I don't play FB, and games like that are one of the reasons for my abstinence.

  2. You can tell a lot about any person running any kind of a group, by the way s/he runs the group.

  3. EC
    Facebook is a strange place and not healthy a lot of the time but i rely on it as a way to get lots of ideas and information, particularly in relation to work. it has taken me a very long time to be able to use it as a tool and not get sucked in to the bad bits but I might have almost succeeded now.
    I applaud you for keeping away

  4. Ramana,
    Now that you say that, its obvious but somehow I see it more clearly online.

  5. Kia ora Kylie,
    Seems that might be a group to avoid...FB has really impacted the blogging world, and not in good ways. Too easy to just Like something and move on. Or write a mostly inane comment. We seem to be ever shortening our attention spans to where even reading a 5 paragraph blog post is too much. That is my rant. Hope all else is well. And always question The Rules! Kia Kaha e hoa.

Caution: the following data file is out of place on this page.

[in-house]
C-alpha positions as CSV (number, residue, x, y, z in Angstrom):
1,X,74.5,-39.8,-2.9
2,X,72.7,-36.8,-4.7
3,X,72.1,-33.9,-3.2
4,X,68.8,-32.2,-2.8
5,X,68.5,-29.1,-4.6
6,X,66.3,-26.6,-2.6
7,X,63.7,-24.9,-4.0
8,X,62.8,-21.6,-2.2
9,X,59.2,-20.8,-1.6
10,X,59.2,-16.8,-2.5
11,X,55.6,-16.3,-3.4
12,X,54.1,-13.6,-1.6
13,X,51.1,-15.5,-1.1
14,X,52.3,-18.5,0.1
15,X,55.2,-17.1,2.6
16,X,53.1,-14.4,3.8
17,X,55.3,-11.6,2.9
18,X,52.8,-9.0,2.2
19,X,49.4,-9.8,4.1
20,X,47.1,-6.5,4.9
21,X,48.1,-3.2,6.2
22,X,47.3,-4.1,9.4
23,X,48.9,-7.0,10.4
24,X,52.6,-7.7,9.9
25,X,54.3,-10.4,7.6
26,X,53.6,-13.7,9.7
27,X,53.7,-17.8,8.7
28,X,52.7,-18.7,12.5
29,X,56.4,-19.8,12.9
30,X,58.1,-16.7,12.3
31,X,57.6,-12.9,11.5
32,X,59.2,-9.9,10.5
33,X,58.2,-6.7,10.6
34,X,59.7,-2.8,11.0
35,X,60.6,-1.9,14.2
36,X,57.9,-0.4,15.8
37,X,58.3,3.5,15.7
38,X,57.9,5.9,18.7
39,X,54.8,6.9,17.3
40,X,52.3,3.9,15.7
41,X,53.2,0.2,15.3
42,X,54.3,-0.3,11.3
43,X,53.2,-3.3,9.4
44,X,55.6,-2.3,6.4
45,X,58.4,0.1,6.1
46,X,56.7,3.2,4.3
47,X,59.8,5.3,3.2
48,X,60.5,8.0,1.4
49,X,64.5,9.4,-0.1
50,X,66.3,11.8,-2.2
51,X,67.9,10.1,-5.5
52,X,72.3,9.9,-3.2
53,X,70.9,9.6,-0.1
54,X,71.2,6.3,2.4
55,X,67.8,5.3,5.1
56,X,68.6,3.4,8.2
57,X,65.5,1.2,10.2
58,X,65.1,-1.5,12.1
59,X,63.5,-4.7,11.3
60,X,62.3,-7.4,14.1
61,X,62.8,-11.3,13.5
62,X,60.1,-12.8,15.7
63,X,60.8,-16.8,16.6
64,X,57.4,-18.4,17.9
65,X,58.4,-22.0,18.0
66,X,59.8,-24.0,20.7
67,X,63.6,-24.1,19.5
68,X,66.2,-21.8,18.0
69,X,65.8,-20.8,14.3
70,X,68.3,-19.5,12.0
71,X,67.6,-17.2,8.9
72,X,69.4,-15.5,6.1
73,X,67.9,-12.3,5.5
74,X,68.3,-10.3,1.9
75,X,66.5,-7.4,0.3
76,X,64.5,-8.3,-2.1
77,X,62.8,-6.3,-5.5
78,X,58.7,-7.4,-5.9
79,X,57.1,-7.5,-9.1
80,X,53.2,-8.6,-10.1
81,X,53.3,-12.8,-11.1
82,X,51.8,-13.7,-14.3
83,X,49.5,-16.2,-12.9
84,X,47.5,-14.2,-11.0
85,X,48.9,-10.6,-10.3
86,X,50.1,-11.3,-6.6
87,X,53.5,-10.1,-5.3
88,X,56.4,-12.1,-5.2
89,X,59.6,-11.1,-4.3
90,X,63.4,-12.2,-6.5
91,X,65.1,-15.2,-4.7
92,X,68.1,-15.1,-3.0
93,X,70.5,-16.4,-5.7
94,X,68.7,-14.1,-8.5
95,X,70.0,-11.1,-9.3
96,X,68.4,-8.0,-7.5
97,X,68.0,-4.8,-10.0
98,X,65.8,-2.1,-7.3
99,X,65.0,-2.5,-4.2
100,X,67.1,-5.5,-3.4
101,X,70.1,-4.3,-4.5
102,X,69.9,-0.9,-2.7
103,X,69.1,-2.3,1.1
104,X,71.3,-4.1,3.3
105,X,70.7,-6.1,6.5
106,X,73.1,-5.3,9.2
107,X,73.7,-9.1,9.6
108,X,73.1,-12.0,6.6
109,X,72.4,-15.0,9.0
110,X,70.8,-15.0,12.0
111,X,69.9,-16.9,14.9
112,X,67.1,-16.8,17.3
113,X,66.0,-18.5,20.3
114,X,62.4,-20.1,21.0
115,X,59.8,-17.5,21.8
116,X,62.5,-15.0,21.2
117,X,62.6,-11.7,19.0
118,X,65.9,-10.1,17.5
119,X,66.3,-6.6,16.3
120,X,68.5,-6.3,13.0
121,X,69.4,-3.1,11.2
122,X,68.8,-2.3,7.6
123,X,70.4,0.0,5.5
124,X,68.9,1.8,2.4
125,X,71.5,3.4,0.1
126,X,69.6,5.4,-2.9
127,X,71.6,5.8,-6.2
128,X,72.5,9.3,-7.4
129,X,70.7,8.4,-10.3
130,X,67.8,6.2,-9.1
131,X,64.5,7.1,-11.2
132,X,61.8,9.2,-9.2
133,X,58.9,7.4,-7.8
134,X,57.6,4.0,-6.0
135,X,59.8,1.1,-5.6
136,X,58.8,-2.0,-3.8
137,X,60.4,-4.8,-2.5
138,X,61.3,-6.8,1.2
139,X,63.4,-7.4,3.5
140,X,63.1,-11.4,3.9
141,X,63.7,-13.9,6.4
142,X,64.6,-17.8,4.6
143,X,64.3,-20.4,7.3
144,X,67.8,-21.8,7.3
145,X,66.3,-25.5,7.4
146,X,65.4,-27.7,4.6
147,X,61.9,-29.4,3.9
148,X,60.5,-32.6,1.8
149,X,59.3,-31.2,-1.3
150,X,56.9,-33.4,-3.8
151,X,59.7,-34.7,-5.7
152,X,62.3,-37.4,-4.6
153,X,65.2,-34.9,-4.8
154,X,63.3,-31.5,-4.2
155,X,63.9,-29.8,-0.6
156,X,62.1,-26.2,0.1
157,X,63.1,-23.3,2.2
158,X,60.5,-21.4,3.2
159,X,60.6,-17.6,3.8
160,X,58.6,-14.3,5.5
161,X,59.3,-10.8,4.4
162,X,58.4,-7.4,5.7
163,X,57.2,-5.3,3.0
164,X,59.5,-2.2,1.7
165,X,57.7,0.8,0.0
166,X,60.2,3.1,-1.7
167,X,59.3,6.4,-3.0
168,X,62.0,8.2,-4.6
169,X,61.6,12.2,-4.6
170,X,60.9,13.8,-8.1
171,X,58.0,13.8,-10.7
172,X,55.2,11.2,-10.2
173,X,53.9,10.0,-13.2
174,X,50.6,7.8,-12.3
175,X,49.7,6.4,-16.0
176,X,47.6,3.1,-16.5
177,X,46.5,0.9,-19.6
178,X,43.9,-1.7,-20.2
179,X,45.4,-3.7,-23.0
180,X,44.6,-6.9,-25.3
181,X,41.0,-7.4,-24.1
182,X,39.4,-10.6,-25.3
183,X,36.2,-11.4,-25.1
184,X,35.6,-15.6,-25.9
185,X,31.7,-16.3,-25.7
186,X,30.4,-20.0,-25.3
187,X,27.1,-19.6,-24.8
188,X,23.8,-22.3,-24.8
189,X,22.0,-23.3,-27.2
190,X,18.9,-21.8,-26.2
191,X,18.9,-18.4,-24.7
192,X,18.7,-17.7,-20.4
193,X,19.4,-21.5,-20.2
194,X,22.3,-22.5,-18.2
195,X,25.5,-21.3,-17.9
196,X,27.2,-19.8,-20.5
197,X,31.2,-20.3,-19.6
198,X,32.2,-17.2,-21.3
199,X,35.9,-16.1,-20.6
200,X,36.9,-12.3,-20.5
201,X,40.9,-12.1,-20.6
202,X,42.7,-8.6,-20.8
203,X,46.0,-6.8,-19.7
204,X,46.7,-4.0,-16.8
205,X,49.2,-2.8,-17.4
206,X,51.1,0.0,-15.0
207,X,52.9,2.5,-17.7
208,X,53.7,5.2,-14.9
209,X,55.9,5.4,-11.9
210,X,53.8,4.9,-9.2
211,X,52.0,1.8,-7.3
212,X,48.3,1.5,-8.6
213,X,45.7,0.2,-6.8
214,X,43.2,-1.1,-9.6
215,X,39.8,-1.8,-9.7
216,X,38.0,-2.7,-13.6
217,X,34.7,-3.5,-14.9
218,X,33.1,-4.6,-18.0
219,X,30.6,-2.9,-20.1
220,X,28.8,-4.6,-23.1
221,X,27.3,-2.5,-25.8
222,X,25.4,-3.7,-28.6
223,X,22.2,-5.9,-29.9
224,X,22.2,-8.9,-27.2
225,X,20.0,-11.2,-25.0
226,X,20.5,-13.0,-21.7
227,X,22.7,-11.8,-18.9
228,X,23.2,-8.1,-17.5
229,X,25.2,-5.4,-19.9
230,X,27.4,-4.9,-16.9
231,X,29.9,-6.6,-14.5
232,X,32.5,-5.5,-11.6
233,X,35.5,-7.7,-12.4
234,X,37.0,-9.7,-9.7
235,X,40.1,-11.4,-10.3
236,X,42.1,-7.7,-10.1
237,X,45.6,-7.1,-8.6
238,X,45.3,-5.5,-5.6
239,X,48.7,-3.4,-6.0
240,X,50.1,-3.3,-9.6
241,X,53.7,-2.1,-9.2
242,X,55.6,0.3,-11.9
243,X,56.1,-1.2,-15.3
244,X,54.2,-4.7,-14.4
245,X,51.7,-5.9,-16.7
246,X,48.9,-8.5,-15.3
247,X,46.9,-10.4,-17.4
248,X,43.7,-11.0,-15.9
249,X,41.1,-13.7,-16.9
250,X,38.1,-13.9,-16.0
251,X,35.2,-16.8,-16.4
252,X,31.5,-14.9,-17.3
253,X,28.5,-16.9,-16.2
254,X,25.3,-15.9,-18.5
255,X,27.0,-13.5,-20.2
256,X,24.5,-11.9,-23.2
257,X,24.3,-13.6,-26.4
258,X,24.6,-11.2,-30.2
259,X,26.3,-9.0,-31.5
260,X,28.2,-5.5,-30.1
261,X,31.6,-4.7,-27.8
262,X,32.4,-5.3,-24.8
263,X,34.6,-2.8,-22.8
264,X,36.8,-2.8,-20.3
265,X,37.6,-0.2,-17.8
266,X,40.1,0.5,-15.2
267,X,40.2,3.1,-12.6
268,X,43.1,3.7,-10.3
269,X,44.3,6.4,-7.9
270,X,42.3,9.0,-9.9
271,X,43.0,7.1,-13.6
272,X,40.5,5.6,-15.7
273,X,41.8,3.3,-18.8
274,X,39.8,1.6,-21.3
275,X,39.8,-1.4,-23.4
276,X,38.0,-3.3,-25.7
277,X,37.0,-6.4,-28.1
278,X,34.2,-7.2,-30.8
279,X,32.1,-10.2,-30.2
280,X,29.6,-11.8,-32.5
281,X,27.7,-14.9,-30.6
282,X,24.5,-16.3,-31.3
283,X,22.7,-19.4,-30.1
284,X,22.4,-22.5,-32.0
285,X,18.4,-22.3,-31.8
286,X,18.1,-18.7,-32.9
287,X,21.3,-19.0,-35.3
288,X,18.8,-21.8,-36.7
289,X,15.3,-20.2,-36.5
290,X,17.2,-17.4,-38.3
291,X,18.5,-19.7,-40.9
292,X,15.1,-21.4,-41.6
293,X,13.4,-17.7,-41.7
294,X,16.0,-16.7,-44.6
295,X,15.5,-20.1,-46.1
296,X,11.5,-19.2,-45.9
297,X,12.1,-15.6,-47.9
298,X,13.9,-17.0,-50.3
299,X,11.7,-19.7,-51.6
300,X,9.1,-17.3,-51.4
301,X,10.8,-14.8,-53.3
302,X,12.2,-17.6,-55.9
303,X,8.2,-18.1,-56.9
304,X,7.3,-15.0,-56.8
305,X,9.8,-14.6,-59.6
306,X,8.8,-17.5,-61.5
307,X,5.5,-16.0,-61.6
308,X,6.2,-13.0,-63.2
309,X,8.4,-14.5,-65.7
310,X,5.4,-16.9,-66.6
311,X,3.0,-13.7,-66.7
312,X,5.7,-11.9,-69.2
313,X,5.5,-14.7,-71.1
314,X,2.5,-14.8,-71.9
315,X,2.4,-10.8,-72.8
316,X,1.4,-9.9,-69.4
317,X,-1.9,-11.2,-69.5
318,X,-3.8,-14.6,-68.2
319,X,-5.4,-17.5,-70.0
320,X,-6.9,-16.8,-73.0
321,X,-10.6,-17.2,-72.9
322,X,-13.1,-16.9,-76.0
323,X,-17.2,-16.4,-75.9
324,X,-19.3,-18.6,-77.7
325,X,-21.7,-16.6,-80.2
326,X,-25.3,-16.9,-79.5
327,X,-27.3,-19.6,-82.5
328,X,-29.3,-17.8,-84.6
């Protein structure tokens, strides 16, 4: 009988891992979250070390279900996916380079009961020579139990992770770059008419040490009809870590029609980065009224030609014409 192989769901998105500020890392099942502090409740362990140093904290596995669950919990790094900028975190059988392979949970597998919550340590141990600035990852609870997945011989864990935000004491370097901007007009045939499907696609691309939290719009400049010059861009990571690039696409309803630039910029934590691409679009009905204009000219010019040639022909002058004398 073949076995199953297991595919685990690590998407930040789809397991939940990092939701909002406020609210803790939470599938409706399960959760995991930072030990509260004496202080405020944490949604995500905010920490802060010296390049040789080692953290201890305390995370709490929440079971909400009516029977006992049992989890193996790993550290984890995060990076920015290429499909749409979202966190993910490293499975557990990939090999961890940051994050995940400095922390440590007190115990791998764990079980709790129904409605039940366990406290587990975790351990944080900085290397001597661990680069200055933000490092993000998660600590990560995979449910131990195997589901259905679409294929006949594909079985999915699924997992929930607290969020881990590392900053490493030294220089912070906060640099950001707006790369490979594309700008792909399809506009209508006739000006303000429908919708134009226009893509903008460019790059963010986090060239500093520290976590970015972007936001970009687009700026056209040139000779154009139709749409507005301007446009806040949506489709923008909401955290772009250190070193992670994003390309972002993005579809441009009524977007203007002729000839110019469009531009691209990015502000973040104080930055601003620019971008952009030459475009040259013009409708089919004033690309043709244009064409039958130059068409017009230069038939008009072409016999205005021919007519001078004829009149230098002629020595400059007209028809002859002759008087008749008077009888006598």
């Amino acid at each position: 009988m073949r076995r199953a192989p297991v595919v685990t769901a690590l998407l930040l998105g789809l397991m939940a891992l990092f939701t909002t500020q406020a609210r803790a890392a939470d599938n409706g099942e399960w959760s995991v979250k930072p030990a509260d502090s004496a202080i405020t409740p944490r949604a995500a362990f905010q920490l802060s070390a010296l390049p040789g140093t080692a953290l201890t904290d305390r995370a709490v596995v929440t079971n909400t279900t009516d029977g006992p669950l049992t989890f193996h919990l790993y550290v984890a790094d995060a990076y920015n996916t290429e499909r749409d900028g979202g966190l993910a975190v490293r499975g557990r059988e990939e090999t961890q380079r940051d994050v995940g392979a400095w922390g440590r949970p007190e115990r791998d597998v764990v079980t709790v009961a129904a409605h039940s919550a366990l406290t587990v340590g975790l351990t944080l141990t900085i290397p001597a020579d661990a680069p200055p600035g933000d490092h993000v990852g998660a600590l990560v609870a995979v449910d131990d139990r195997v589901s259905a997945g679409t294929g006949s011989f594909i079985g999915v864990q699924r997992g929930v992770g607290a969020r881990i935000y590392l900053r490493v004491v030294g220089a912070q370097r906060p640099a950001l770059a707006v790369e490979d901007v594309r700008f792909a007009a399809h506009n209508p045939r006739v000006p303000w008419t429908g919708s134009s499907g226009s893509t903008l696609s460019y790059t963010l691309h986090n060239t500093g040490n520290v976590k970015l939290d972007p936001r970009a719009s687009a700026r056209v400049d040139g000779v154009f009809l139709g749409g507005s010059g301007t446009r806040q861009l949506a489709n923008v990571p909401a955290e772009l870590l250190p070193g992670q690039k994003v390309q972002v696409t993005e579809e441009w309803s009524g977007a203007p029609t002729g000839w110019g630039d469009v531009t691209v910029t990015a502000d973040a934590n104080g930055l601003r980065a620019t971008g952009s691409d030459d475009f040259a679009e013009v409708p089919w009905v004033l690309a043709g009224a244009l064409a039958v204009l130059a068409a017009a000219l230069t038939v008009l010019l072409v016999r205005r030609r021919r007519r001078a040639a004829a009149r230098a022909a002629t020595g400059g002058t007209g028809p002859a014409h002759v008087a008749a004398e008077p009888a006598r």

6. Hi Robb,
    I was part of a close group of bloggers and I guess that kind of intensity is unsustainable in many ways but I think facebook decimated the group prematurely.
    Questioning the rules should be a rule!

    Go well

  7. No rules at The Wild Onion Cafe!

  8. The Wild Onion is a very cool group with a special membership :)